The Housing Revival
Post from First Trust Economics Blog
Brian S. Wesbury – Chief Economist
Robert Stein, CFA – Deputy Chief Economist
Aug 24th, 2020
The US economy got crushed in the second quarter, with the worst decline in real GDP for any quarter since the Great Depression. However, the long road to recovery has started and, for now, we’re penciling in real GDP growth at a 20% annual rate for the third quarter. Of all the parts of the US economy that have weathered the COVID-19 storm, none has been as resilient as the housing market.
Homebuilders started homes at a nearly 1.6 million annual rate in December, January, and February, before the Coronavirus and government-mandated shutdowns wreaked havoc. Those were the best three months since 2006 and showed that residential construction had finally fully recovered from the housing implosion that was a center point of the last recession.
Then, during the shutdowns, homebuilding plummeted: housing starts bottomed at a 934,000 annual pace in April, before gaining in May, June and July, hitting an almost 1.5 million pace last month.
We have been saying for the past several years that the fundamentals of the housing market suggest an underlying norm of 1.5 million housing starts per year. This is based on a combination of population growth (more people mean more housing) and scrappage (homes don’t last forever, either because of voluntary knockdowns, fires, floods, hurricanes. tornadoes,…etc.).
However, in the ten years ending in February (March 2010 through February 2020) builders had only started 1.011 million units per year. Part of this made sense: home builders started too many homes during the housing bubble and the only way to work off that excess inventory was to build fewer homes than normal. But, in our view, the inventory correction went too far. In the 20 years through February (March 2000 through February 2020), housing starts only averaged 1.265 million. Too low.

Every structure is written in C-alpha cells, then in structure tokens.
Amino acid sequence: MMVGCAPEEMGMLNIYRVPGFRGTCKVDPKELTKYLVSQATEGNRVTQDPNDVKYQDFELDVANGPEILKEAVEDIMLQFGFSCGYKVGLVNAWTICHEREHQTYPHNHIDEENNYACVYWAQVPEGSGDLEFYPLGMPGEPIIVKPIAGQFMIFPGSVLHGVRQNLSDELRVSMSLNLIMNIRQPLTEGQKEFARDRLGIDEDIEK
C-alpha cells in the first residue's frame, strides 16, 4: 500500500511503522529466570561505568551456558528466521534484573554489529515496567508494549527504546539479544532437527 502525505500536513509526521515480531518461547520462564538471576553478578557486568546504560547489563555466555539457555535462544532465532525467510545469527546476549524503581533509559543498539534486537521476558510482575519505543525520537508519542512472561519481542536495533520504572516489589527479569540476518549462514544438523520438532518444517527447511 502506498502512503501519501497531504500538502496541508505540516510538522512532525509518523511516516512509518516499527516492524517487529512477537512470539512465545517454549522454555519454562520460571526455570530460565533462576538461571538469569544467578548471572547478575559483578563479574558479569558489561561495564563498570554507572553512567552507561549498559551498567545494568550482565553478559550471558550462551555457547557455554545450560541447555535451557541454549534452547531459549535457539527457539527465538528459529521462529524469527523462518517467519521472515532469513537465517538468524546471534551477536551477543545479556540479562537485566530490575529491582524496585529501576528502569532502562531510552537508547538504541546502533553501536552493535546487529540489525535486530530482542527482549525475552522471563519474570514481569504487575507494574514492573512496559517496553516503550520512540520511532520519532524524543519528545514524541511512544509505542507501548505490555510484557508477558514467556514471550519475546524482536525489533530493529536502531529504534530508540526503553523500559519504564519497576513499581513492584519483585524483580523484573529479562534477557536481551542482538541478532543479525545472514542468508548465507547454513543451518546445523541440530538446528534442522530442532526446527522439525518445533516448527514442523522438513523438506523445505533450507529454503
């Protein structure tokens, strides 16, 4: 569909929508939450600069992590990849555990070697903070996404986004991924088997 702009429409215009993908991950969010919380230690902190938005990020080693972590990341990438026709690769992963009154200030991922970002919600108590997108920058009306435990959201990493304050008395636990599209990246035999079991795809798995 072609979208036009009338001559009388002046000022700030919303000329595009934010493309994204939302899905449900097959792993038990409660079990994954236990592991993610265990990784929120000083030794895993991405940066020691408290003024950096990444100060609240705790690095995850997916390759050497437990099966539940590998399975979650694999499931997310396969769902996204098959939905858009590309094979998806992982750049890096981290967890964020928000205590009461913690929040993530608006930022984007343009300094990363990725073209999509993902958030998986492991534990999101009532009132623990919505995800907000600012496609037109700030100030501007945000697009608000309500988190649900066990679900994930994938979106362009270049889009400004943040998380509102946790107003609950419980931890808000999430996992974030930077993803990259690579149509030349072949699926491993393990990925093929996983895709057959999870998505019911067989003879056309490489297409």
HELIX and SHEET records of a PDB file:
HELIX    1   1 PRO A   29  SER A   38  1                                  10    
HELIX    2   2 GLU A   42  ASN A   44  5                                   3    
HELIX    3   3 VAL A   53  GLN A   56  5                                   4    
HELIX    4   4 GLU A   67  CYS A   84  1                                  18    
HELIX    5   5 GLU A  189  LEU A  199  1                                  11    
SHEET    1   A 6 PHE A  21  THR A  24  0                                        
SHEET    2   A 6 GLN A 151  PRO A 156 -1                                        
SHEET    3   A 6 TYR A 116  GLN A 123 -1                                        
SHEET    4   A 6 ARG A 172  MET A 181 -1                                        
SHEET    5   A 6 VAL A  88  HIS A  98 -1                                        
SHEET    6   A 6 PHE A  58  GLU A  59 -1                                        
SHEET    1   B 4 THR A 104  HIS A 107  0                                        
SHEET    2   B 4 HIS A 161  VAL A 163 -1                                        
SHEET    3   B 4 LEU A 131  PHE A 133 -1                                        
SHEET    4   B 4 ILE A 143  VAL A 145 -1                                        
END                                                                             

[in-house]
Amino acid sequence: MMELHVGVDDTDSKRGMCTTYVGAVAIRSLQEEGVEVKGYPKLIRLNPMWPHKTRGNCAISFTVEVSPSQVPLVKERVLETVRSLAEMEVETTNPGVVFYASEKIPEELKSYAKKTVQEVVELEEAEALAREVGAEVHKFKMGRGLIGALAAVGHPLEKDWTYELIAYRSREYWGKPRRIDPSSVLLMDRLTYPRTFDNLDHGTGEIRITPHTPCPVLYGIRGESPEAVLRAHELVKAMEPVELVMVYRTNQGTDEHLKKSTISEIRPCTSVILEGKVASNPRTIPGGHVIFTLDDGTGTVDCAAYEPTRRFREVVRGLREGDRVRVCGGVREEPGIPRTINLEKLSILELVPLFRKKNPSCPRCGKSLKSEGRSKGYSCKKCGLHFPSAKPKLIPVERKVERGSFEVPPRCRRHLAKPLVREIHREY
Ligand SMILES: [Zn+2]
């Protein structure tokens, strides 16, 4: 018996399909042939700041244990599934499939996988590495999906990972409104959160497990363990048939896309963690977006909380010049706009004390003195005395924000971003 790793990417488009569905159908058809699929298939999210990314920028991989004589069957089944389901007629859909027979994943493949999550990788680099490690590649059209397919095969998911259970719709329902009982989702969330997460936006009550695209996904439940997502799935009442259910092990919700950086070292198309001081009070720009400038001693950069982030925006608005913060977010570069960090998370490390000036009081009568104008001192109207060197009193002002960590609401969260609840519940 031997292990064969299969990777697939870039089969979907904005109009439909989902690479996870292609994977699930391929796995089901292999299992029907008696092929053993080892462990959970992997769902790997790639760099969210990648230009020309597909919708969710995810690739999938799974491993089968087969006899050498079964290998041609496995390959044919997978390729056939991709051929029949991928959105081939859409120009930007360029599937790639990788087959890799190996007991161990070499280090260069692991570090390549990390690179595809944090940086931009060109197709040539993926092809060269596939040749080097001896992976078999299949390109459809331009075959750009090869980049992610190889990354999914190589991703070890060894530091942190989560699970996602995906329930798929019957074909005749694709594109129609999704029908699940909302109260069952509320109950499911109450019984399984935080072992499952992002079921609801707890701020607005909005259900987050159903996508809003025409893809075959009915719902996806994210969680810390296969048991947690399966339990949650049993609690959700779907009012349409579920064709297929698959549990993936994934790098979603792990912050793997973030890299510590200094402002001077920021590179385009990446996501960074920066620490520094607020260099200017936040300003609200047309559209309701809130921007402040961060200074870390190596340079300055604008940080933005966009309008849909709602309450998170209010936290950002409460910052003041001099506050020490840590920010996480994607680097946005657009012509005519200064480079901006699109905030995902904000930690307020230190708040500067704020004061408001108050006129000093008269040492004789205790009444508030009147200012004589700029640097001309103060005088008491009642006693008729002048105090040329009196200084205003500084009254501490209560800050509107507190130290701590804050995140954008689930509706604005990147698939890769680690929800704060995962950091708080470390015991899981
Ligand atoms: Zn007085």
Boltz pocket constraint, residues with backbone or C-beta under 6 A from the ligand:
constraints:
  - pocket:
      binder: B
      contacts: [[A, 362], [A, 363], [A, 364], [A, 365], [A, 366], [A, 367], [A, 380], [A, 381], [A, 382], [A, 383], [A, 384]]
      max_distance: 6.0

All of this suggests to us that home builders still need to make up for lost time, until the long-term average is closer to 1.5 million per year, which could mean reaching, and then averaging, a pace of something like 1.8 million starts for the next several years.
But it’s not only home building that’s recovered so quickly; home sales have revived, as well. Existing homes were sold at a 5.76 million annual place in February, the fastest pace since the housing bubble burst. Then sales plummeted in March, April, and May, bottoming at an annualized pace of 3.91 million, the slowest since 2010. Since May, however, sales have soared, hitting a 5.86 million annualized pace in July, even beating where we were in February.
Part of the recent gain was likely pent-up home purchases: people who wanted to buy earlier in the year but got temporarily thrown off track by the Coronavirus, massive economic contraction, as well as general uncertainty. But including the drop and the rebound, the average pace of sales in the last five months (March through July) is still slow, suggesting some further gains ahead. Ditto for new home sales, although neither existing nor new home sales will grow every month.
In terms of prices, we expect national average home prices to continue to grow, but with a wide dispersion. Dense cities hit hard by COVID-19, or which have seen social unrest (or both!), especially with the newfound ability to work remotely, are going to be relative losers; other metro areas are going to experience faster gains.
Yes, a Biden win in November could end up expanding the state and local tax deduction, helping some beleaguered cities. But that election outcome is not assured. The enlarged standard deduction would still mean fewer people itemize, and the Biden campaign wants to limit the “value” of itemized deductions to 28% (instead of a proposed top tax rate of 39.6%).
Bottom line: housing is going to be a significant tailwind for the US economy overall, but not everywhere.